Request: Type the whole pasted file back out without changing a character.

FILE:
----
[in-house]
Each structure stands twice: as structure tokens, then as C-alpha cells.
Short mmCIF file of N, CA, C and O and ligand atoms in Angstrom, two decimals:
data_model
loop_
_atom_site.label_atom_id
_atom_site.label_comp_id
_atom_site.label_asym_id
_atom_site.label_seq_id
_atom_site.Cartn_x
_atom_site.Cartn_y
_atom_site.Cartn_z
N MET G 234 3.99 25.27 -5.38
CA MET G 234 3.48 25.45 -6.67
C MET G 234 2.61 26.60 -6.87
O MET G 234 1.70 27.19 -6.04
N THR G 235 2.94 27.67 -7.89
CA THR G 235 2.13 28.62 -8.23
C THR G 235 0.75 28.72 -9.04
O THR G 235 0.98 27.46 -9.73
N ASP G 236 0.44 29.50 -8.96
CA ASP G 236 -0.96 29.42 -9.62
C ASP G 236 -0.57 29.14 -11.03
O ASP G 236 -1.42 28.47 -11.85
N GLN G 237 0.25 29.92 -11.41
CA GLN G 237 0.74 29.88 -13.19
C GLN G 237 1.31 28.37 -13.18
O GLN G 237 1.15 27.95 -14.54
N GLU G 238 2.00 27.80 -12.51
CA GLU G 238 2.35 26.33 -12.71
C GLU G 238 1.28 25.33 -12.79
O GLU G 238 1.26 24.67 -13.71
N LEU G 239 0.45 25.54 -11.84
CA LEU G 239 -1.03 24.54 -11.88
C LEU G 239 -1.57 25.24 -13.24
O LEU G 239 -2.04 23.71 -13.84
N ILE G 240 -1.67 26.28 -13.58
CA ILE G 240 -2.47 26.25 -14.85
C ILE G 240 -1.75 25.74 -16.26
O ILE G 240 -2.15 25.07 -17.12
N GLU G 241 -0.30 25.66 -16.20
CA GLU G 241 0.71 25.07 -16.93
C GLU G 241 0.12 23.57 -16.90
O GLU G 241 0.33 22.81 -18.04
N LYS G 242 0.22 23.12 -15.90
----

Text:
[in-house]
Each structure stands twice: as structure tokens, then as C-alpha cells.
Short mmCIF file of N, CA, C and O and ligand atoms in Angstrom, two decimals:
data_model
loop_
_atom_site.label_atom_id
_atom_site.label_comp_id
_atom_site.label_asym_id
_atom_site.label_seq_id
_atom_site.Cartn_x
_atom_site.Cartn_y
_atom_site.Cartn_z
N MET G 234 3.99 25.27 -5.38
CA MET G 234 3.48 25.45 -6.67
C MET G 234 2.61 26.60 -6.87
O MET G 234 1.70 27.19 -6.04
N THR G 235 2.94 27.67 -7.89
CA THR G 235 2.13 28.62 -8.23
C THR G 235 0.75 28.72 -9.04
O THR G 235 0.98 27.46 -9.73
N ASP G 236 0.44 29.50 -8.96
CA ASP G 236 -0.96 29.42 -9.62
C ASP G 236 -0.57 29.14 -11.03
O ASP G 236 -1.42 28.47 -11.85
N GLN G 237 0.25 29.92 -11.41
CA GLN G 237 0.74 29.88 -13.19
C GLN G 237 1.31 28.37 -13.18
O GLN G 237 1.15 27.95 -14.54
N GLU G 238 2.00 27.80 -12.51
CA GLU G 238 2.35 26.33 -12.71
C GLU G 238 1.28 25.33 -12.79
O GLU G 238 1.26 24.67 -13.71
N LEU G 239 0.45 25.54 -11.84
CA LEU G 239 -1.03 24.54 -11.88
C LEU G 239 -1.57 25.24 -13.24
O LEU G 239 -2.04 23.71 -13.84
N ILE G 240 -1.67 26.28 -13.58
CA ILE G 240 -2.47 26.25 -14.85
C ILE G 240 -1.75 25.74 -16.26
O ILE G 240 -2.15 25.07 -17.12
N GLU G 241 -0.30 25.66 -16.20
CA GLU G 241 0.71 25.07 -16.93
C GLU G 241 0.12 23.57 -16.90
O GLU G 241 0.33 22.81 -18.04
N LYS G 242 0.22 23.12 -15.90